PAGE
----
A court in Austria has ordered a farmer to pay out €490,000 (£425,550) in damages after a German hiker was killed by one of his cows.
The incident happened in July 2014, when the cow herd became irritated by the 45-year-old's dog and charged at them both.
The farmer, from the Pinnistal valley in Tyrol, located in the Austrian Alps, has now been ordered to pay out compensation to the hiker's husband and son. He is to appeal against the decision.
The Innsbrück court concluded on Friday (21 February) that the German woman was not to blame for the stampede.
The farmer's warning signs on the pasture were insufficient, the court ruled.
However, Austria's Chamber of Agriculture has raised concerns over the hefty fine, highlighting how it could trigger a mass closure of footpaths which run through farmland.
The group's president, Georg Strasser, said it is 'common sense' not to bring dogs through hiking trails that contain cattle.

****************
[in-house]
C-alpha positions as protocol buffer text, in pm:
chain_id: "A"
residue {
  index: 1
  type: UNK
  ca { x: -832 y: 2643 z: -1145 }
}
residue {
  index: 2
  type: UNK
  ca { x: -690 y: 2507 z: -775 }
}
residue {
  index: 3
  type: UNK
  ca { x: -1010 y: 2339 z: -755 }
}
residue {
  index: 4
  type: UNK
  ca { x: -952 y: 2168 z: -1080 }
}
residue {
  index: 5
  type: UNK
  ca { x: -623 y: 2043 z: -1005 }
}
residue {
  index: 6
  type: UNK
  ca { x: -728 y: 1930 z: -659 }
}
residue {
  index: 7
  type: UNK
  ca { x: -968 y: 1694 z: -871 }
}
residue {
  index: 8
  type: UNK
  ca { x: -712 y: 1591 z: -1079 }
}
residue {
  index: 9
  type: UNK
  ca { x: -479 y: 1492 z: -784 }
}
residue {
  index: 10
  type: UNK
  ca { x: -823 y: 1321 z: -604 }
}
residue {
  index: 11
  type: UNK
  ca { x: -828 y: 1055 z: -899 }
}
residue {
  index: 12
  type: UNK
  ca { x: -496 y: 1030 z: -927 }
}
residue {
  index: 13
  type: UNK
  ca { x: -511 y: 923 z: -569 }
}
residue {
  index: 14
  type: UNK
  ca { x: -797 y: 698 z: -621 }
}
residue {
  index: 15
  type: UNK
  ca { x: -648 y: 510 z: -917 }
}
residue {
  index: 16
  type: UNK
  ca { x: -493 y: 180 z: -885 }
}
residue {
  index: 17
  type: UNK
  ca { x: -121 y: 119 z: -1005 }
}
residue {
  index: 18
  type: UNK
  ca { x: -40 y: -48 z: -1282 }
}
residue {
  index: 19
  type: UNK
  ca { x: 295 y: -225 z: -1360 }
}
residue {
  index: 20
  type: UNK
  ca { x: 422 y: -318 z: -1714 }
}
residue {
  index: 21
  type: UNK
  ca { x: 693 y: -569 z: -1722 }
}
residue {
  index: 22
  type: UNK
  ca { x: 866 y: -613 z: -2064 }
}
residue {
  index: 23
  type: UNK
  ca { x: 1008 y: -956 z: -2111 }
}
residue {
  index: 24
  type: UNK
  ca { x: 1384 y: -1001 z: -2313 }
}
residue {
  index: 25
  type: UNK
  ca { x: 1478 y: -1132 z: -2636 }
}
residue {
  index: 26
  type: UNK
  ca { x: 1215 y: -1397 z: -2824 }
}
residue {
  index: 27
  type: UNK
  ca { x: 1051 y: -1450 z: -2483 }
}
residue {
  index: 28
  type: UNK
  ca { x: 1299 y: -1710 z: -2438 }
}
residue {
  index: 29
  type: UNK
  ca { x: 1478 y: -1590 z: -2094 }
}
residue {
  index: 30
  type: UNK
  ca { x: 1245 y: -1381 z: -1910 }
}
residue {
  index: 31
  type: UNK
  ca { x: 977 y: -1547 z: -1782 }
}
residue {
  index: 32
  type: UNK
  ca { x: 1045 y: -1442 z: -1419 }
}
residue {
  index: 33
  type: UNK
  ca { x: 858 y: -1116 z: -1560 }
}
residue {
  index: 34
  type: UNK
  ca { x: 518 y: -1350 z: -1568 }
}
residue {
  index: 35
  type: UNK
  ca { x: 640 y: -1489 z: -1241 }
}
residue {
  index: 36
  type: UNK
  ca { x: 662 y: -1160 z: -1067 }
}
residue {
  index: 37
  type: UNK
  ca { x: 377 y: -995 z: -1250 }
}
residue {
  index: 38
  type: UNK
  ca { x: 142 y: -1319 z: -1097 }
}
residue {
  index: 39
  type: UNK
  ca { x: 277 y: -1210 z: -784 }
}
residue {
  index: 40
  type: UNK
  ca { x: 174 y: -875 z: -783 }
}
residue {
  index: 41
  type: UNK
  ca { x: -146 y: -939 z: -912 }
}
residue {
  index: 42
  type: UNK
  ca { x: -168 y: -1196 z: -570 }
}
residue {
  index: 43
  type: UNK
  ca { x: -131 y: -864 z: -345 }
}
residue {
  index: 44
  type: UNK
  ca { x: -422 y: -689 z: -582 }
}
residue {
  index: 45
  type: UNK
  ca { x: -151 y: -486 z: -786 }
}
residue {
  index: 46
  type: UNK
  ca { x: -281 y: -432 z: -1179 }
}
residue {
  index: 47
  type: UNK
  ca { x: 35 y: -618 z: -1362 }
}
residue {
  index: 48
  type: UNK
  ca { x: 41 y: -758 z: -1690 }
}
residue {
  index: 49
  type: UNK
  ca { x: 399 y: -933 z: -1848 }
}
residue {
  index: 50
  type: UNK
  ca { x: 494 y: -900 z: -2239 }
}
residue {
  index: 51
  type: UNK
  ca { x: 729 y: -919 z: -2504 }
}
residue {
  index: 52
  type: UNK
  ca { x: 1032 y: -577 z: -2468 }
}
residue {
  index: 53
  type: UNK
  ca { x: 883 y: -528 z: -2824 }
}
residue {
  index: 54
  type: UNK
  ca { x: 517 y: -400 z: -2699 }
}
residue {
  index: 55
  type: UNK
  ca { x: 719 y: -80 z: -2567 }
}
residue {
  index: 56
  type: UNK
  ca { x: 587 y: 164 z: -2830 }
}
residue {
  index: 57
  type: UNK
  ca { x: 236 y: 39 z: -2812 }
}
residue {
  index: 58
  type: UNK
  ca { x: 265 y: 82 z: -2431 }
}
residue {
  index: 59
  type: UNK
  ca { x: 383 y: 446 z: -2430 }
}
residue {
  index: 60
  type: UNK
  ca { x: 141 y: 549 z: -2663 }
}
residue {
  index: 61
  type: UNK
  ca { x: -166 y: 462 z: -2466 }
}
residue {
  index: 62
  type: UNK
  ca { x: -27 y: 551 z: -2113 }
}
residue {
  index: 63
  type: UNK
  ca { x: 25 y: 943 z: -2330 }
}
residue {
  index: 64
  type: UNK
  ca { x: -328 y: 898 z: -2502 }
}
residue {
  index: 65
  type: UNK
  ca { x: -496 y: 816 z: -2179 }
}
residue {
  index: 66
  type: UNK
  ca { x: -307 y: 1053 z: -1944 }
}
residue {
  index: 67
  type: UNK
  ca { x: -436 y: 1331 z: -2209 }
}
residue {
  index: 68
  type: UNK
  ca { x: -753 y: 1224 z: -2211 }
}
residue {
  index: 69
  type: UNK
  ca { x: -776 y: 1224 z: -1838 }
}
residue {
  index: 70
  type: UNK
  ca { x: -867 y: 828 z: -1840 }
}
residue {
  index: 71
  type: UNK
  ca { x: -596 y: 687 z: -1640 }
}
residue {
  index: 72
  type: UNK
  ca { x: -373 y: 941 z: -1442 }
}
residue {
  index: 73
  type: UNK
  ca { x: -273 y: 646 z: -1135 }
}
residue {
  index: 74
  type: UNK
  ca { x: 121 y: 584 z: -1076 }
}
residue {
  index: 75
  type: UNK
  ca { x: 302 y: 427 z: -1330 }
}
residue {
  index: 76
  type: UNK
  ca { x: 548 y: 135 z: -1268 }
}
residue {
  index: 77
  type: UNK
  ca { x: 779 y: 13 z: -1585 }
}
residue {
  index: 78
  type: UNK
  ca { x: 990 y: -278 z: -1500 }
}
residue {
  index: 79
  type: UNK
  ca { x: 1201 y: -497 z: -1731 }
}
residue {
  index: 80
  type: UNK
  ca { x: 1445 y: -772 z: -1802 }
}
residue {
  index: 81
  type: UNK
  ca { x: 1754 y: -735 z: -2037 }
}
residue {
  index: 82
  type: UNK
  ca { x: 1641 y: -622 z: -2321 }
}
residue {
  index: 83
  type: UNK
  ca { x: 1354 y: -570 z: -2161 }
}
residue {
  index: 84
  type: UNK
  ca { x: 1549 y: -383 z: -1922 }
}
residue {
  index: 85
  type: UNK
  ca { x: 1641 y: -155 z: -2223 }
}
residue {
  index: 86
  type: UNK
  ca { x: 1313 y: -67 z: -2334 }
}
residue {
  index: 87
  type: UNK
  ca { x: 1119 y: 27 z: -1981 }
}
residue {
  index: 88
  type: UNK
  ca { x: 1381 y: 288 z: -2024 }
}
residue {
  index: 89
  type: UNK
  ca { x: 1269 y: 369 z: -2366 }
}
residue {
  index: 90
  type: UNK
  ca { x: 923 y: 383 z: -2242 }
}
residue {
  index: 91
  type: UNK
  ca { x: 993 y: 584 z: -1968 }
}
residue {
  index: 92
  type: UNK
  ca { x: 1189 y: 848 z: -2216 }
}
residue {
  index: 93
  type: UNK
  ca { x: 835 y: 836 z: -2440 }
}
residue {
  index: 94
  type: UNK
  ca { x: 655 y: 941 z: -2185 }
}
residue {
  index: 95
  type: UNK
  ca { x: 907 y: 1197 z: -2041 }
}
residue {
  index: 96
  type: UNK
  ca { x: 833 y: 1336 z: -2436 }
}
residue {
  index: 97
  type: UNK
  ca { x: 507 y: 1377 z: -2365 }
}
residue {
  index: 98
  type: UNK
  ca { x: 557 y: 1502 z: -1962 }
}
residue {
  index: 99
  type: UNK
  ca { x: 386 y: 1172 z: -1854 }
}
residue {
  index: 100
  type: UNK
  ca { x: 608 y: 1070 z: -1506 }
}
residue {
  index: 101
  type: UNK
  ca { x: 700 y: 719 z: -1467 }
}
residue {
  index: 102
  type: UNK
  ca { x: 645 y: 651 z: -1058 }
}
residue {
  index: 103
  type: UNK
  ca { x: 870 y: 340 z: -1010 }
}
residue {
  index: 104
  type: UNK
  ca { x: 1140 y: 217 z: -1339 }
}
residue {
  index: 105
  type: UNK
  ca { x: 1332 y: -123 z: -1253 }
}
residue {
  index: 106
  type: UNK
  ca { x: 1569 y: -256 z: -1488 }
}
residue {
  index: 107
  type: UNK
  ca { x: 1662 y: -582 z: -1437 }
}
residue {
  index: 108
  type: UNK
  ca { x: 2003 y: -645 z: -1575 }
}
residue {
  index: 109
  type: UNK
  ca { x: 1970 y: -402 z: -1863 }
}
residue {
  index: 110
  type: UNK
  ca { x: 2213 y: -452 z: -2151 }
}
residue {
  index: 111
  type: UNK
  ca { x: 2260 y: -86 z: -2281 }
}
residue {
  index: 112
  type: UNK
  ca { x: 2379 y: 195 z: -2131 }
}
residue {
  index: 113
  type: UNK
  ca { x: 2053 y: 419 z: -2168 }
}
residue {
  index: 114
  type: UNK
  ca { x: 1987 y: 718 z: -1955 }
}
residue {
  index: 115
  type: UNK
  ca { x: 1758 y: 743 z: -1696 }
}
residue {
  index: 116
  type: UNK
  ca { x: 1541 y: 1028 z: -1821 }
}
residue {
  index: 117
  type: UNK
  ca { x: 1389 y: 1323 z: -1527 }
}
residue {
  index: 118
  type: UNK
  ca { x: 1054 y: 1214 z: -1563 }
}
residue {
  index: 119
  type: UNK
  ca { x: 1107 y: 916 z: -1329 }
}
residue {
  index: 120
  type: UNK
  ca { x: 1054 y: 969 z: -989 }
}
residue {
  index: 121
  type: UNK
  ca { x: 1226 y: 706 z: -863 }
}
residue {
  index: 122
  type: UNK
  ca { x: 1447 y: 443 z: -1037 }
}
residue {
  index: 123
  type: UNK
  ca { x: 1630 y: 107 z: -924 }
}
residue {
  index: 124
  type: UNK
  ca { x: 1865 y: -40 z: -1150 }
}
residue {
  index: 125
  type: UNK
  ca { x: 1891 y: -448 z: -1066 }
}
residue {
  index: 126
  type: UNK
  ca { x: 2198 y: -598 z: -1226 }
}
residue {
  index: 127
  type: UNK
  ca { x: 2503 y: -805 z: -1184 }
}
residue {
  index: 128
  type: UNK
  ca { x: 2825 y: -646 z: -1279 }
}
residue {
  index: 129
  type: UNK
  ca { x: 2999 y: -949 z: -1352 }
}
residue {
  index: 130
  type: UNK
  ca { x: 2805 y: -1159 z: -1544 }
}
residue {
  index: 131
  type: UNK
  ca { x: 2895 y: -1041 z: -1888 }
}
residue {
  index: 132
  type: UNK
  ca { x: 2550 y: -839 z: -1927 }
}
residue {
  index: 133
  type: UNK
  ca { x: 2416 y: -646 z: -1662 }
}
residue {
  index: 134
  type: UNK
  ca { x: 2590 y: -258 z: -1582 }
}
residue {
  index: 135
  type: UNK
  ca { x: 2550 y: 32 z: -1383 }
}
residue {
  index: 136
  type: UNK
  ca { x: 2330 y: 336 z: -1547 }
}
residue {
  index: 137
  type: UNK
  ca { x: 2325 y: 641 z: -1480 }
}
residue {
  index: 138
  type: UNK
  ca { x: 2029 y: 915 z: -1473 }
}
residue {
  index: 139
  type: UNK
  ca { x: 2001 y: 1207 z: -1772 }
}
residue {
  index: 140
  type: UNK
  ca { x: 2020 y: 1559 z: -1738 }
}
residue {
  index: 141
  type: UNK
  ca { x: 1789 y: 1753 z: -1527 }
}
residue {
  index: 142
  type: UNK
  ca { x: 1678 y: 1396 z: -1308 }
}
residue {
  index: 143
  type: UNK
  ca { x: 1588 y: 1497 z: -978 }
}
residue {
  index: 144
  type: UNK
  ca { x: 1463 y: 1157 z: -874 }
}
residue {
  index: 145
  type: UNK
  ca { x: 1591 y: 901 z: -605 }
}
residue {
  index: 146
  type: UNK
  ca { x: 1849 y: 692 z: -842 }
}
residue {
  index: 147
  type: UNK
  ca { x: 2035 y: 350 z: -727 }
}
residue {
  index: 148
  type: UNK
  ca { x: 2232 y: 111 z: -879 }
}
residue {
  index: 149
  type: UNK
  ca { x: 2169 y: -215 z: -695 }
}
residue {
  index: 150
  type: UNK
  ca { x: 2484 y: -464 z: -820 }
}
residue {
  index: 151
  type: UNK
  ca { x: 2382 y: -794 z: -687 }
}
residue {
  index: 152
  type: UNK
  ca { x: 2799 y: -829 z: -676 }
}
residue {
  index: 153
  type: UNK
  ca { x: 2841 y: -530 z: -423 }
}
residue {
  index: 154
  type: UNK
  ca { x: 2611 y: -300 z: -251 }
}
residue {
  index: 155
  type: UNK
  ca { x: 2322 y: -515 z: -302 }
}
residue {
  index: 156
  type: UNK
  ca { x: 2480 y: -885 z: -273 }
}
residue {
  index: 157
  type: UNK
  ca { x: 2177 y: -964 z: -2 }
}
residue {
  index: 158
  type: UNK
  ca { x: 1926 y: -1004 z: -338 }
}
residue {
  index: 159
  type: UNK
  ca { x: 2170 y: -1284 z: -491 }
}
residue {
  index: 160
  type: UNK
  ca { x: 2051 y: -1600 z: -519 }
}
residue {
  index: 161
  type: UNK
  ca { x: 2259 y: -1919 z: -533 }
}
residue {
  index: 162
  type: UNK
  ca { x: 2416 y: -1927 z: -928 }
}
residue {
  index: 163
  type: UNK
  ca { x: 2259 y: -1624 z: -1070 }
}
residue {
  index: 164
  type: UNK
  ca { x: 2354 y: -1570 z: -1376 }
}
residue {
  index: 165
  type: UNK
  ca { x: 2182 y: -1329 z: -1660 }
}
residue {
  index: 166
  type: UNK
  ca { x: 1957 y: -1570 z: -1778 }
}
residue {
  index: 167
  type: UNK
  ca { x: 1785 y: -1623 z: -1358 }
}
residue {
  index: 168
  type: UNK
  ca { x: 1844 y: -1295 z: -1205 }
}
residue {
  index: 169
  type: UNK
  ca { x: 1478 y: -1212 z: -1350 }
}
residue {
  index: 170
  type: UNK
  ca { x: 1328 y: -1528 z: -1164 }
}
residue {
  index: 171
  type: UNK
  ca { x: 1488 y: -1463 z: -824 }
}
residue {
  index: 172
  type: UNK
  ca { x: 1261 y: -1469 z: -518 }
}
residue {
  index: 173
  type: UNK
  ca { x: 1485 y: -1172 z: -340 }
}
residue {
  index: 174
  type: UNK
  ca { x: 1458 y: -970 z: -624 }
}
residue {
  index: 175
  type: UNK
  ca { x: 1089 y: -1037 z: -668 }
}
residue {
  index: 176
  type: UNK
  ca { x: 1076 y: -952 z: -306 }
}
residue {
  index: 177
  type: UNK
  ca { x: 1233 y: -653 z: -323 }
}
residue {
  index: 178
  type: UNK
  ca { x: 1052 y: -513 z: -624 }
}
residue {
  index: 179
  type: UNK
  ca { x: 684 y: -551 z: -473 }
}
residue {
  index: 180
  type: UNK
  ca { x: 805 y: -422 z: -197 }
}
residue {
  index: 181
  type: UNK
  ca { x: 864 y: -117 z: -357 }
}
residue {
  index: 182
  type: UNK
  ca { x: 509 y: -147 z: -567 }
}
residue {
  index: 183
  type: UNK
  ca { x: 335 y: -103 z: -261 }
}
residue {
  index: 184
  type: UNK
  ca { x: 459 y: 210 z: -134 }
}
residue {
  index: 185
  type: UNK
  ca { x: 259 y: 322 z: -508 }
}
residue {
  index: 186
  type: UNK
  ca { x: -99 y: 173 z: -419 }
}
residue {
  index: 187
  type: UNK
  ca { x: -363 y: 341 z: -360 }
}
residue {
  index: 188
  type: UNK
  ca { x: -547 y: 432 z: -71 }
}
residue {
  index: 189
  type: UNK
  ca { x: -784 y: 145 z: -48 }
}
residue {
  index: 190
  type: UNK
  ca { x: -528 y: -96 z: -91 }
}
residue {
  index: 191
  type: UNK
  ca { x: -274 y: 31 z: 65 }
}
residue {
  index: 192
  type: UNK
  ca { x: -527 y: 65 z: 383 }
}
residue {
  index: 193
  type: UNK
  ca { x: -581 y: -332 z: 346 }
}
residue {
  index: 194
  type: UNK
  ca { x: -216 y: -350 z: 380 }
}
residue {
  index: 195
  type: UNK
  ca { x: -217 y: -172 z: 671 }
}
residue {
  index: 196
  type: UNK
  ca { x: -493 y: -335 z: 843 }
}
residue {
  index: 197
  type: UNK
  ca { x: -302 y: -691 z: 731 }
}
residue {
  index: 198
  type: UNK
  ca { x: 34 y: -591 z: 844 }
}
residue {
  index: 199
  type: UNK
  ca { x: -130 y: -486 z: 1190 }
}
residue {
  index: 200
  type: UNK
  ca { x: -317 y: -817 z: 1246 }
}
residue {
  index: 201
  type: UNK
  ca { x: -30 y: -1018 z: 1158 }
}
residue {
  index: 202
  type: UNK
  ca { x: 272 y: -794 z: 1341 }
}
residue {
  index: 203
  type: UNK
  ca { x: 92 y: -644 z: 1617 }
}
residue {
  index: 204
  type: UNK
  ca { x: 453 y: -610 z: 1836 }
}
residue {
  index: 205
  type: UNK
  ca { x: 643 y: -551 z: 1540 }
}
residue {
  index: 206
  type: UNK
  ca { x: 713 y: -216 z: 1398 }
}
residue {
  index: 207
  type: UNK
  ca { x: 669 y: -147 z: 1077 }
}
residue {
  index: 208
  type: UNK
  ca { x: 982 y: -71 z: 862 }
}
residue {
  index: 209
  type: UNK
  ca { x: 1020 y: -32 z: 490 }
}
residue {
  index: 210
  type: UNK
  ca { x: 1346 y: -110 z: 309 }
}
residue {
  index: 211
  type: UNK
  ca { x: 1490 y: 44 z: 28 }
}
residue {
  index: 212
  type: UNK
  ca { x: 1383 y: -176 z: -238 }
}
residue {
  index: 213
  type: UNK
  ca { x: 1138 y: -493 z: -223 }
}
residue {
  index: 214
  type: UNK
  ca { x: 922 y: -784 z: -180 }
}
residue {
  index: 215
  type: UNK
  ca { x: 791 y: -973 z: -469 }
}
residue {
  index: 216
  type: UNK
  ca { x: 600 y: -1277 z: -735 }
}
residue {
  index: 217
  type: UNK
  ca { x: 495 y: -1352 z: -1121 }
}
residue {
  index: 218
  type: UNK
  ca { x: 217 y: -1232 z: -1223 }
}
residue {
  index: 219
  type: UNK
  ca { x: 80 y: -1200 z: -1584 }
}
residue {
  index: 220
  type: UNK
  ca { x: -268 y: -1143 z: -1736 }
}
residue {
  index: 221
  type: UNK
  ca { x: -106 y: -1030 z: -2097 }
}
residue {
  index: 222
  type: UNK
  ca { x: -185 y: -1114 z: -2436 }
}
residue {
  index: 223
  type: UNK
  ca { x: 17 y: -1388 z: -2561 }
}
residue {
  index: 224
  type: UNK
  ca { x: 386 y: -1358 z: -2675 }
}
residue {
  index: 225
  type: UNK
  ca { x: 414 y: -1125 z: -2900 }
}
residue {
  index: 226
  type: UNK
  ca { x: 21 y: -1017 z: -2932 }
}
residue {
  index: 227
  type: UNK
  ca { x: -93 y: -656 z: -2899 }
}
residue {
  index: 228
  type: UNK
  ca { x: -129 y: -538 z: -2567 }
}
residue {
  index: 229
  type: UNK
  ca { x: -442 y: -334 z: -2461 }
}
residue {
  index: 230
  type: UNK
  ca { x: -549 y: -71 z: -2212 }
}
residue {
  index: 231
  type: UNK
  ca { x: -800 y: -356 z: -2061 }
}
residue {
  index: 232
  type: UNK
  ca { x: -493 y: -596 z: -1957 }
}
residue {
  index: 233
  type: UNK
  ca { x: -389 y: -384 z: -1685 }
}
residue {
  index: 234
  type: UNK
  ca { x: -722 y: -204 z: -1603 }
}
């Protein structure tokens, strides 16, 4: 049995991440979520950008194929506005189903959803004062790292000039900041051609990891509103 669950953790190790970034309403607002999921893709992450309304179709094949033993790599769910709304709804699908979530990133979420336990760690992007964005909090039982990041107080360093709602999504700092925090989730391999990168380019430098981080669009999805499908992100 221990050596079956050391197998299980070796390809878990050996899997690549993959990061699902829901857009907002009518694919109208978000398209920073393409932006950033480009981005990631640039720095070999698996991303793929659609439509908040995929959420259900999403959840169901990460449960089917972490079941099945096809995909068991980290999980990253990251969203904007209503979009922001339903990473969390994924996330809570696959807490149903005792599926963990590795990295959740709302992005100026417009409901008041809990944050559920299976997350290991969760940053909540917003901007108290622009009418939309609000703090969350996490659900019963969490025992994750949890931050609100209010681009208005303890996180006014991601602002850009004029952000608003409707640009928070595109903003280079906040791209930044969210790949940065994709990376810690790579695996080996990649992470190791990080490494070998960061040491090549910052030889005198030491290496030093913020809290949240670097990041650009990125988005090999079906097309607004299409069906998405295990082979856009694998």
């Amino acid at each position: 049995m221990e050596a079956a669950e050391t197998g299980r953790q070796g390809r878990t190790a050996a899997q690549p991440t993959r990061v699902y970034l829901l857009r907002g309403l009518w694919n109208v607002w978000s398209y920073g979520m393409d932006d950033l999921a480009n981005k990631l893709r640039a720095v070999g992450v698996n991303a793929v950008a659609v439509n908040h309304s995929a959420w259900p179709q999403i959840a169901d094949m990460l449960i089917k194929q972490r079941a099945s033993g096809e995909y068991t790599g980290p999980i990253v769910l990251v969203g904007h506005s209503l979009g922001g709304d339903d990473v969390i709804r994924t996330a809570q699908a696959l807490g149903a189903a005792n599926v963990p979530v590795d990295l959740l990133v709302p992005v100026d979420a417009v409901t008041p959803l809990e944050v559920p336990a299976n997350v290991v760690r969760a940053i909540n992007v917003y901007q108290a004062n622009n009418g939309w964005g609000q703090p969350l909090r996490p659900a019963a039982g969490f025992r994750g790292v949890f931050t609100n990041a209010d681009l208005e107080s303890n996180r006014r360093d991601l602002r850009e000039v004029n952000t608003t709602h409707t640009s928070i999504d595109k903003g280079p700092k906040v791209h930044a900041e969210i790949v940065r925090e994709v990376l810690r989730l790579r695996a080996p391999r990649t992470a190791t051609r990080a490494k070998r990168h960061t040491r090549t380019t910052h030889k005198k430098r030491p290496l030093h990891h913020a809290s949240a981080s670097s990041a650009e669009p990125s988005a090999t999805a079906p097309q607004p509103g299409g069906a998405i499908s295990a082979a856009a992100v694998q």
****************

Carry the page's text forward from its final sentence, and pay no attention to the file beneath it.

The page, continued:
Meanwhile, the Tyrolean Chamber of Agriculture said the court's decision is 'out of touch with reality'.
President Josef Hechenberger said: “The ruling is generating a great deal of anxiety and uncertainty among farmers, who are faced with the question of whether they should allow their cows to graze, or whether they should close off the pastures completely.”
British farmers encourage the public to follow advice from the NFU, the Ramblers Association, and the Countryside Code when it comes to walking across farmland in the UK.